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Why thousands of Aussie mums are giving away their breast milk on Facebook.

Breast milk is increasingly becoming a sought-after commodity amongst Australian mothers, with some willing to drive between cities and even states to source milk for their newborns.

Thousands of women are connecting through online networks, including Facebook, to source fresh milk in their local areas, and while many are willingly offering it up, they’re struggling to keep up with demand.

Mother-of-three Kate Holmdahl lives in the NSW Blue Mountains and is currently nursing her youngest child, a nine-day-old baby girl.

After hearing about one of the popular state-based Facebook groups through word of mouth, the 33-year-old decided to give it a go.

“I had lots and lots of milk, I had more milk than I needed for my one baby,” she told Mamamia.

“I’m a big advocate for breast feeding and babies having human milk. Instead of it going to waste I thought I’d give it to a baby that might need it.”

pregnant diabetic women safe to express

Many women are donating their excess breast milk. Source: iStock

The benefits of breast milk for babies is well known. It provides vital nutrients for physical and neurological development and active antibodies to protect against a variety of infections and diseases.

In cases where a mother doesn't -- or can't -- lactate, formula is a totally viable replacement for her own milk, but many women are opting for donor milk instead, even though it's hard to come by.

"I’ve only recently for the first time used the actual page and I’ve already got someone interested in taking the milk from the Central Coast," Kate said.

"Two and half hours drive, something like that."

Melissa Cook, who lives on the Central Coast, has had requests from mothers as far away as Sydney and Newcastle.

"There’s been people that have asked if they can get it and fly it interstate," she told Mamamia, "but keeping it frozen is a concern."

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Melissa and her two daughters. Source: Supplied

Obviously, as donors, neither women have concerns about safety, but both completely understand reservations other mums might have.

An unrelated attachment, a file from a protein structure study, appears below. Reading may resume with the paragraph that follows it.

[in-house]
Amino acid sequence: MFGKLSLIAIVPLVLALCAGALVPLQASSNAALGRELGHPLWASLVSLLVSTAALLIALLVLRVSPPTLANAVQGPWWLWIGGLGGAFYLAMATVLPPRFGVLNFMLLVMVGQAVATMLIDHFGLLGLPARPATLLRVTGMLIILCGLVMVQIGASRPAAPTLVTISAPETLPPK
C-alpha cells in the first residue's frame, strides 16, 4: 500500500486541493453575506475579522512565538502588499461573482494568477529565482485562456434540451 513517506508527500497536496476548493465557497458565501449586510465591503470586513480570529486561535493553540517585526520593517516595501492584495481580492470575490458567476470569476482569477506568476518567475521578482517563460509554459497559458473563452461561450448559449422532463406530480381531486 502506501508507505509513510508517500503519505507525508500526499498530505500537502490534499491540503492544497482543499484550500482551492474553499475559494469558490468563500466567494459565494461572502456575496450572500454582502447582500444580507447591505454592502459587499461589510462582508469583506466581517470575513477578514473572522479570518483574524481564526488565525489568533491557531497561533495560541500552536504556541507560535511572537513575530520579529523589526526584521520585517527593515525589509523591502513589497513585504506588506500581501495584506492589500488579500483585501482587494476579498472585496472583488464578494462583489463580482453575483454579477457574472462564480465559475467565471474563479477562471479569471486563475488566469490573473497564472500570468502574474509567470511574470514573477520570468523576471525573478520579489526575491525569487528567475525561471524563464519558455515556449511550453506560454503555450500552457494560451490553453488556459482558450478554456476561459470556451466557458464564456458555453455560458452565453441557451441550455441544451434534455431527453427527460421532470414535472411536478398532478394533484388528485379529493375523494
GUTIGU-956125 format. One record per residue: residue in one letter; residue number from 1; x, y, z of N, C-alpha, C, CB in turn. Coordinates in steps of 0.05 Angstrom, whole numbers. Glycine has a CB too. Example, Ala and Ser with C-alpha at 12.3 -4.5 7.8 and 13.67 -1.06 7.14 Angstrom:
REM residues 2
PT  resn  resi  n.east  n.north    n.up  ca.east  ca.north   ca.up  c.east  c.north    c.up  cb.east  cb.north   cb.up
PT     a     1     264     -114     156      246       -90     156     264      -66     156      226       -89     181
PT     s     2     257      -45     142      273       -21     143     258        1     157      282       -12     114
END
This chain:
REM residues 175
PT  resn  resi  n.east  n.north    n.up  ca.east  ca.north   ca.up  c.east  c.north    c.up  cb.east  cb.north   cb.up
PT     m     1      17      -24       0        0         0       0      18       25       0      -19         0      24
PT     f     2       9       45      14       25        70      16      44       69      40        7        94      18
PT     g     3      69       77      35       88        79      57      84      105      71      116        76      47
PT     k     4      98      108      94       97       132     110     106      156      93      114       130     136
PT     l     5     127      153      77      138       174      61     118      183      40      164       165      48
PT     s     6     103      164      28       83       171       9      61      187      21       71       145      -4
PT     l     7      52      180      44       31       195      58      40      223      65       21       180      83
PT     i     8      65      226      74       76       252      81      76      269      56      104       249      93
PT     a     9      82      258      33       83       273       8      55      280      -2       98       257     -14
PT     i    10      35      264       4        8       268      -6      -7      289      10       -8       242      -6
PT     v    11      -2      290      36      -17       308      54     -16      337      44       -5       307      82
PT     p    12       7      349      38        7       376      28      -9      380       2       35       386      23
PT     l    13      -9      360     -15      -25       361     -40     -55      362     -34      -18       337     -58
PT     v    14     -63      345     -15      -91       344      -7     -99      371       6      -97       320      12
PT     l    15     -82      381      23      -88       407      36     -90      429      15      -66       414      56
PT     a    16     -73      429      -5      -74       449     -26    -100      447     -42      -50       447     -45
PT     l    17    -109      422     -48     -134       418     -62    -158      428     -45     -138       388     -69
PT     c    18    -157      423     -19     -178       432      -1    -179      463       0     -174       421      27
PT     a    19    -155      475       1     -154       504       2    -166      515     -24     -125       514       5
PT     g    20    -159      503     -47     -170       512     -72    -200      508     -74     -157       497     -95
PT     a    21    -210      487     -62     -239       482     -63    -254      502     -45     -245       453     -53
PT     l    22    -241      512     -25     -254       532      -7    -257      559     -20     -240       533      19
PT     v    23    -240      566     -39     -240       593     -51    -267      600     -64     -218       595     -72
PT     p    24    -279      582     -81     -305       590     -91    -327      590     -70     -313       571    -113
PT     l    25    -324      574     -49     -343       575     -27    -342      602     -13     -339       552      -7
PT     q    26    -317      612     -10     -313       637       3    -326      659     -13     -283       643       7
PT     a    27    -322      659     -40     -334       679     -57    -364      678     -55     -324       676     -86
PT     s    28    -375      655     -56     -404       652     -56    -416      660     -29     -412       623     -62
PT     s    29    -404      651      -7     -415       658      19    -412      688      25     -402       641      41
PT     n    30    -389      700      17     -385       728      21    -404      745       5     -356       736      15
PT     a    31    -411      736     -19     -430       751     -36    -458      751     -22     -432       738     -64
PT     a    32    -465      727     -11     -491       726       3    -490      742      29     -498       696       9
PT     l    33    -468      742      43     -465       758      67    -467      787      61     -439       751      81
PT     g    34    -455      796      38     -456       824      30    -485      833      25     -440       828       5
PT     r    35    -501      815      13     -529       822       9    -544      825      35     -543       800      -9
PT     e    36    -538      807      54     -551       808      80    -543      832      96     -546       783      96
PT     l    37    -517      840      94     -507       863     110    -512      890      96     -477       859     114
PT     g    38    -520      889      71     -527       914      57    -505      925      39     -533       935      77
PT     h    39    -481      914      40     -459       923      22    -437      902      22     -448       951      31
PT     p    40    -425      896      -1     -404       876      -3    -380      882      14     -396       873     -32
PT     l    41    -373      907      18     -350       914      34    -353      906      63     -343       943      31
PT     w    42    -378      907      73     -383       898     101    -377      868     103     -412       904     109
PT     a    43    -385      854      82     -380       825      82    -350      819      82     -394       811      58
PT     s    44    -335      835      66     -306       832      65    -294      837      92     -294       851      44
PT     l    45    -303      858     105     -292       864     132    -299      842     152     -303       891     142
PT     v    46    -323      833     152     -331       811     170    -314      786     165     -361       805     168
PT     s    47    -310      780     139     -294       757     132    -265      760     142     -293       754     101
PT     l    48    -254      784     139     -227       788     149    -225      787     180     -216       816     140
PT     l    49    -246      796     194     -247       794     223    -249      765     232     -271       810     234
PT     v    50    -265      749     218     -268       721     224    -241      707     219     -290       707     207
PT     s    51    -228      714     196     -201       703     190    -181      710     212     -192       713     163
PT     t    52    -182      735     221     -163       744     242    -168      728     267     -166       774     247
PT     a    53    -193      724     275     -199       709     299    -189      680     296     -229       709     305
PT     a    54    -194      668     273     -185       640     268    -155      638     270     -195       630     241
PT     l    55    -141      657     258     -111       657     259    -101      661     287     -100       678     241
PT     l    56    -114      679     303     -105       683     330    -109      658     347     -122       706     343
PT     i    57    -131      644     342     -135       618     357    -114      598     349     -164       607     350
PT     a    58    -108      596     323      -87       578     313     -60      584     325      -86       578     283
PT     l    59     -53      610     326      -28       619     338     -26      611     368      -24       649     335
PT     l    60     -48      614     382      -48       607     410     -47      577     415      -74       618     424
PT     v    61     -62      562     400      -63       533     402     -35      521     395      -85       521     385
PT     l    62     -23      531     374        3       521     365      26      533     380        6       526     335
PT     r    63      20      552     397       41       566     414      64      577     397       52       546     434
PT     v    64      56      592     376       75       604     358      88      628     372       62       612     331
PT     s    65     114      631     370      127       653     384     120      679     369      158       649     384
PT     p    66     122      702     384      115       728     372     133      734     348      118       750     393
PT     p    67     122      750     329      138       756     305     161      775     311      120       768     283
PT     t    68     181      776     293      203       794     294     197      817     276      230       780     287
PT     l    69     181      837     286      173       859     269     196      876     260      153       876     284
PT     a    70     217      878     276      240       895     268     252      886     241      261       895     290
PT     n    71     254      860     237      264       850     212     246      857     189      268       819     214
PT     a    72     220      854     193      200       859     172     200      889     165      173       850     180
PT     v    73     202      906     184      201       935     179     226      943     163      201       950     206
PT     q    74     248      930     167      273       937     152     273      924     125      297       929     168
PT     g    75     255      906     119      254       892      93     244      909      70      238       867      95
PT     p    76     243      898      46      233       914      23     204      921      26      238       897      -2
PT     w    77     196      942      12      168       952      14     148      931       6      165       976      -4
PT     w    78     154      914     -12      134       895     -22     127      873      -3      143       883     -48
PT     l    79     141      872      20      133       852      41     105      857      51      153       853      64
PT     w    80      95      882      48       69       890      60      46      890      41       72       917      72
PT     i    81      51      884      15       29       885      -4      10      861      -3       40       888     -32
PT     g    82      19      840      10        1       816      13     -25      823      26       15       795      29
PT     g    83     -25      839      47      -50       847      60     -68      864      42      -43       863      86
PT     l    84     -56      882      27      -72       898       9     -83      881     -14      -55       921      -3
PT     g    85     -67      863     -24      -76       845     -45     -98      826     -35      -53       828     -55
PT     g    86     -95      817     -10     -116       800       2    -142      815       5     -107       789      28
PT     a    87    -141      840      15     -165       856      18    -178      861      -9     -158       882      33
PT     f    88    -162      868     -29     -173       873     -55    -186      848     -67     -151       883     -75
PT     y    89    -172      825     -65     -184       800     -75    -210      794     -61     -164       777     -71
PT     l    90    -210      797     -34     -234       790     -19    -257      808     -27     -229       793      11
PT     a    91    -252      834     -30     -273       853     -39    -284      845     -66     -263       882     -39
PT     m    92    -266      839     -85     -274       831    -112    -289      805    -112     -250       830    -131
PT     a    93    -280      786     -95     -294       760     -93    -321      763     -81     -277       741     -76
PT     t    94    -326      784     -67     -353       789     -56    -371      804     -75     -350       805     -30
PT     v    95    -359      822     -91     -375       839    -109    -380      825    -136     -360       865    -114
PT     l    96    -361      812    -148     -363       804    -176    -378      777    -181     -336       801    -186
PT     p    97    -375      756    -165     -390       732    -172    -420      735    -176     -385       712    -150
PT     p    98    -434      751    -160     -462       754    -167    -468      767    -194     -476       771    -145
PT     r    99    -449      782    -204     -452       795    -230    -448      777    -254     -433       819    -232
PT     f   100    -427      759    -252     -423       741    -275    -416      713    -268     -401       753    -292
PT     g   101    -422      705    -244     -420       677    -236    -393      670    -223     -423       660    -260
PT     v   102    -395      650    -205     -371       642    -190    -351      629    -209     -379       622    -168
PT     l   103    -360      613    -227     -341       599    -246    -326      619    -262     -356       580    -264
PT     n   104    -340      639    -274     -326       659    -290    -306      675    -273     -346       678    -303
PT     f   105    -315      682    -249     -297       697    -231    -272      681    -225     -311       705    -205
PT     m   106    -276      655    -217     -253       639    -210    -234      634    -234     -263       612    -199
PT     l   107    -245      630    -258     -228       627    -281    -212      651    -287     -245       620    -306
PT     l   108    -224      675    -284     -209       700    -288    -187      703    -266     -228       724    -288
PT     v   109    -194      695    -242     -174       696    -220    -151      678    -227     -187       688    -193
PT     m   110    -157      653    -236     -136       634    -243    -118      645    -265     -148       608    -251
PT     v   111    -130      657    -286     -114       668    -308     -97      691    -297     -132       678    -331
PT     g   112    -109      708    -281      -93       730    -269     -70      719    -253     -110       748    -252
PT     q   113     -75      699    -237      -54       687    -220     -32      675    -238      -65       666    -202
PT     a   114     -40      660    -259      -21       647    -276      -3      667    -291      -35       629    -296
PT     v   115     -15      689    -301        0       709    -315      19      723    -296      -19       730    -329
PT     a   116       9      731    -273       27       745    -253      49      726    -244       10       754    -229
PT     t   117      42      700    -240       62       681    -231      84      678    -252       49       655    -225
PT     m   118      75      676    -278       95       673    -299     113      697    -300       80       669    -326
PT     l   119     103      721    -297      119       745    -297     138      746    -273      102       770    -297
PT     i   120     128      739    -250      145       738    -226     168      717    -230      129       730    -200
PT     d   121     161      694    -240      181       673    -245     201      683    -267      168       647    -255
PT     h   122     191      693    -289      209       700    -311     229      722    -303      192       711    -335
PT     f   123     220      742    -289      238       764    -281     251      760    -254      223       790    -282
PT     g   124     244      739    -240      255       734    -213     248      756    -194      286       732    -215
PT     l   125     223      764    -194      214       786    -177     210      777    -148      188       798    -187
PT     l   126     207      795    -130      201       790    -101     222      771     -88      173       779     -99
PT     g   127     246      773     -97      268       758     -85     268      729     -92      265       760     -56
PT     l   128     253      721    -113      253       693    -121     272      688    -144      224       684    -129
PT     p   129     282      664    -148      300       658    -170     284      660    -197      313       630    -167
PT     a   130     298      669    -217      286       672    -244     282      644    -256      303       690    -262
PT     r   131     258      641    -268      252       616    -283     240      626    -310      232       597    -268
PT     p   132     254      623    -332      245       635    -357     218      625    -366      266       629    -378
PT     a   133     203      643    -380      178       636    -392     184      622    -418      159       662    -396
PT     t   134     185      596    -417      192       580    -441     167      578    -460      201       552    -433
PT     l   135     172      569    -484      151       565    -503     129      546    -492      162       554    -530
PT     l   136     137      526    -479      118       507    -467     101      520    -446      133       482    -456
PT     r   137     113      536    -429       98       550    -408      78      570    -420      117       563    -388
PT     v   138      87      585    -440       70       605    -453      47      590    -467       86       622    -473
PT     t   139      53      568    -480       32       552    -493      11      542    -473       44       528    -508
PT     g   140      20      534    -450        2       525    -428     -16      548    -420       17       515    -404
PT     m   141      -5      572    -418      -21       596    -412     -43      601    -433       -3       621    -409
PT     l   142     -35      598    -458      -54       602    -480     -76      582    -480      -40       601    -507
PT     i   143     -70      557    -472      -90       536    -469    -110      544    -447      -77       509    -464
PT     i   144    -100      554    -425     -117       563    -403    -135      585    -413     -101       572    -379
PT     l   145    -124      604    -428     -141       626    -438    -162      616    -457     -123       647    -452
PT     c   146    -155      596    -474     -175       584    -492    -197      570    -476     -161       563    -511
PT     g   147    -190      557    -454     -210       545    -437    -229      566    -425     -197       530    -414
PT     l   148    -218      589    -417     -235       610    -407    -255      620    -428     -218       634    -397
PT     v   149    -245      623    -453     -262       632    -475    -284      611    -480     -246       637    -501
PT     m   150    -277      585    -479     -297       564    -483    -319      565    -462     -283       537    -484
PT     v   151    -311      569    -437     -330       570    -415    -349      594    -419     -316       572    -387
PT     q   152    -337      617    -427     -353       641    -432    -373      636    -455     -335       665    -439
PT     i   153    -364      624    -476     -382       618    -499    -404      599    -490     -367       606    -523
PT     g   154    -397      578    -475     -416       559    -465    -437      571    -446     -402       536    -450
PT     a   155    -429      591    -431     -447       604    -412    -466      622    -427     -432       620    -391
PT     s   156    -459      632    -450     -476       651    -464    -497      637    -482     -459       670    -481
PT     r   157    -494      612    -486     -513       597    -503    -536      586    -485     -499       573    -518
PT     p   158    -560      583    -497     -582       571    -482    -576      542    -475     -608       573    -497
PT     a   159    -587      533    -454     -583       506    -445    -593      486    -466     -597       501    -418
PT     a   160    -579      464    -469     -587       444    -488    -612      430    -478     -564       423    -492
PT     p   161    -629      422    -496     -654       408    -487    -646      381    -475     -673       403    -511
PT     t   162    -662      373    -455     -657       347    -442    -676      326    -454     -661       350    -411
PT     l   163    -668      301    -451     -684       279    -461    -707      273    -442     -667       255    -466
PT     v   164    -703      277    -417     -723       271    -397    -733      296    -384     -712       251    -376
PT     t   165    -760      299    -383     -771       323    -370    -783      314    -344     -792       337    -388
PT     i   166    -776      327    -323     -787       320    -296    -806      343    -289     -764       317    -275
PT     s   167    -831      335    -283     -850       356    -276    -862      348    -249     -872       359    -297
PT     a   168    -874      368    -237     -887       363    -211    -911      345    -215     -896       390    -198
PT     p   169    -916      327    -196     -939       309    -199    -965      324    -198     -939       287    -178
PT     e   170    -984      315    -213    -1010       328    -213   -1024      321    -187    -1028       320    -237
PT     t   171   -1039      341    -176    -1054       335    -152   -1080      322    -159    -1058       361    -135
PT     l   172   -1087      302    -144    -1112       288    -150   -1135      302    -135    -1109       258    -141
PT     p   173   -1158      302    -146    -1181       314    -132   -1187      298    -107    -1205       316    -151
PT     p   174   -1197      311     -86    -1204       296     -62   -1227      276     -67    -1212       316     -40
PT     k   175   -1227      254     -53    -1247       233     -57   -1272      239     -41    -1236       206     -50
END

"The thing is, I know I’m honest and my milk's okay, but there would be a little bit of concern if I was accepting it from another woman unless they were a friend, or a friend of a friend," Melissa said.

"You’re taking their word that they’re a non drinker, non smoker, don’t take drugs ... It’s really trust based.

According to Essential Baby, Australia currently has four milk banks, which run out of hospital's neonatal intensive care units in Victoria, Western Australia, Queensland, and on in Sydney.

There used to be many more, but they are difficult to regulate and costly to run.

"Currently the federal government would prefer to focus on supporting breastfeeding rather than direct resources to establishing Australian guidelines for the operation of breast milk banks," Neonatologist Gillian Opie, from the Mercy Hospital for Women told Essential Baby.

"Donors must undergo rigorous lifestyle screening and then a series of blood tests – funded by the breast milk bank – before they can be accepted."

Mother's Milk Bank in northern NSW the first and only community run milk bank, which screens donors and pasteurises milk and services Parts of QLD, Sydney, the ACT, Melbourne and Hobart.

It's also community-funded, which means it's reach is limited.

With only five milk banks in the whole country, one of which relies entirely on volunteers, is it any wonder women are looking elsewhere?